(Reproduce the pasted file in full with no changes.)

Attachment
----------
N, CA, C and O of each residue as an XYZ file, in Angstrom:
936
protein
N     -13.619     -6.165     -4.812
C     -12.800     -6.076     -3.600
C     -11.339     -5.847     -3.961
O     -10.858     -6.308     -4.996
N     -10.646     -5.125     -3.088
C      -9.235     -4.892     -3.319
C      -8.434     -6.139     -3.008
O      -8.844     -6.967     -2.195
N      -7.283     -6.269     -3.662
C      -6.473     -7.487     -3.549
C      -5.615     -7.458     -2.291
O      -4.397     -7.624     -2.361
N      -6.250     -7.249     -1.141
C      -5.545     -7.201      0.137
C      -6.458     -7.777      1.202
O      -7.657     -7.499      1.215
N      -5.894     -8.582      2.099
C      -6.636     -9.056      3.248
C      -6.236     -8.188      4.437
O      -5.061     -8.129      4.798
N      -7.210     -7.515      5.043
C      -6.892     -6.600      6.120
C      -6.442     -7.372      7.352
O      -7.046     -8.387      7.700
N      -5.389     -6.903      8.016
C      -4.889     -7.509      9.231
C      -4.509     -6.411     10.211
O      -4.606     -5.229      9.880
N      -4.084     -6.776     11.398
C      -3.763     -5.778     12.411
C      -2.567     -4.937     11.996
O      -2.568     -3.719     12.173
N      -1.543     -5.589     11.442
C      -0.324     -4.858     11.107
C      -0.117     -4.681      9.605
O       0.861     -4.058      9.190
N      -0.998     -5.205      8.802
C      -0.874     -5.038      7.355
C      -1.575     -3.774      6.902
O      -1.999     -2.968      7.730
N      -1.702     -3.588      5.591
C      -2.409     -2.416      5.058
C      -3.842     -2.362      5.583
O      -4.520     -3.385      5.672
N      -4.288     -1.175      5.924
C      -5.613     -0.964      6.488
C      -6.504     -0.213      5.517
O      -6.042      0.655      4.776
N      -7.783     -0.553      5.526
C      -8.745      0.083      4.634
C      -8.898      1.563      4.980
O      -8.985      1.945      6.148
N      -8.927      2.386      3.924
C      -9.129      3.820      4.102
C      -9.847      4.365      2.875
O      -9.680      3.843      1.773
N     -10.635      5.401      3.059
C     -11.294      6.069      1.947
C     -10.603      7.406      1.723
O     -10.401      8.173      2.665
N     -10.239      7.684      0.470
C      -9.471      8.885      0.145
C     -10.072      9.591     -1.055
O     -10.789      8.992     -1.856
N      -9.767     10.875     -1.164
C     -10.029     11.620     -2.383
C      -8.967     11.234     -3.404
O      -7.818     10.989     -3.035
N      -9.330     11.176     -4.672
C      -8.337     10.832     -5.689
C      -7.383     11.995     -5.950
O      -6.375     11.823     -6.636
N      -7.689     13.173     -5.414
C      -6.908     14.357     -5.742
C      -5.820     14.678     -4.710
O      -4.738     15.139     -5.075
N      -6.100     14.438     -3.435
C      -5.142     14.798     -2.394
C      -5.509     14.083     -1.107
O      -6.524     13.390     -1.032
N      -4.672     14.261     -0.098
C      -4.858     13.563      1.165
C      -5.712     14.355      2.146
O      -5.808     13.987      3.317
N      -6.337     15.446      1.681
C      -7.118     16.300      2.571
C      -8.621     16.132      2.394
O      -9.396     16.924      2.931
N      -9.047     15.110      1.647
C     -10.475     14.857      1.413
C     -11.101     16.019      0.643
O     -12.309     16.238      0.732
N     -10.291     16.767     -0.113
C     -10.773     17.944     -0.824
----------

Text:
N, CA, C and O of each residue as an XYZ file, in Angstrom:
936
protein
N     -13.619     -6.165     -4.812
C     -12.800     -6.076     -3.600
C     -11.339     -5.847     -3.961
O     -10.858     -6.308     -4.996
N     -10.646     -5.125     -3.088
C      -9.235     -4.892     -3.319
C      -8.434     -6.139     -3.008
O      -8.844     -6.967     -2.195
N      -7.283     -6.269     -3.662
C      -6.473     -7.487     -3.549
C      -5.615     -7.458     -2.291
O      -4.397     -7.624     -2.361
N      -6.250     -7.249     -1.141
C      -5.545     -7.201      0.137
C      -6.458     -7.777      1.202
O      -7.657     -7.499      1.215
N      -5.894     -8.582      2.099
C      -6.636     -9.056      3.248
C      -6.236     -8.188      4.437
O      -5.061     -8.129      4.798
N      -7.210     -7.515      5.043
C      -6.892     -6.600      6.120
C      -6.442     -7.372      7.352
O      -7.046     -8.387      7.700
N      -5.389     -6.903      8.016
C      -4.889     -7.509      9.231
C      -4.509     -6.411     10.211
O      -4.606     -5.229      9.880
N      -4.084     -6.776     11.398
C      -3.763     -5.778     12.411
C      -2.567     -4.937     11.996
O      -2.568     -3.719     12.173
N      -1.543     -5.589     11.442
C      -0.324     -4.858     11.107
C      -0.117     -4.681      9.605
O       0.861     -4.058      9.190
N      -0.998     -5.205      8.802
C      -0.874     -5.038      7.355
C      -1.575     -3.774      6.902
O      -1.999     -2.968      7.730
N      -1.702     -3.588      5.591
C      -2.409     -2.416      5.058
C      -3.842     -2.362      5.583
O      -4.520     -3.385      5.672
N      -4.288     -1.175      5.924
C      -5.613     -0.964      6.488
C      -6.504     -0.213      5.517
O      -6.042      0.655      4.776
N      -7.783     -0.553      5.526
C      -8.745      0.083      4.634
C      -8.898      1.563      4.980
O      -8.985      1.945      6.148
N      -8.927      2.386      3.924
C      -9.129      3.820      4.102
C      -9.847      4.365      2.875
O      -9.680      3.843      1.773
N     -10.635      5.401      3.059
C     -11.294      6.069      1.947
C     -10.603      7.406      1.723
O     -10.401      8.173      2.665
N     -10.239      7.684      0.470
C      -9.471      8.885      0.145
C     -10.072      9.591     -1.055
O     -10.789      8.992     -1.856
N      -9.767     10.875     -1.164
C     -10.029     11.620     -2.383
C      -8.967     11.234     -3.404
O      -7.818     10.989     -3.035
N      -9.330     11.176     -4.672
C      -8.337     10.832     -5.689
C      -7.383     11.995     -5.950
O      -6.375     11.823     -6.636
N      -7.689     13.173     -5.414
C      -6.908     14.357     -5.742
C      -5.820     14.678     -4.710
O      -4.738     15.139     -5.075
N      -6.100     14.438     -3.435
C      -5.142     14.798     -2.394
C      -5.509     14.083     -1.107
O      -6.524     13.390     -1.032
N      -4.672     14.261     -0.098
C      -4.858     13.563      1.165
C      -5.712     14.355      2.146
O      -5.808     13.987      3.317
N      -6.337     15.446      1.681
C      -7.118     16.300      2.571
C      -8.621     16.132      2.394
O      -9.396     16.924      2.931
N      -9.047     15.110      1.647
C     -10.475     14.857      1.413
C     -11.101     16.019      0.643
O     -12.309     16.238      0.732
N     -10.291     16.767     -0.113
C     -10.773     17.944     -0.824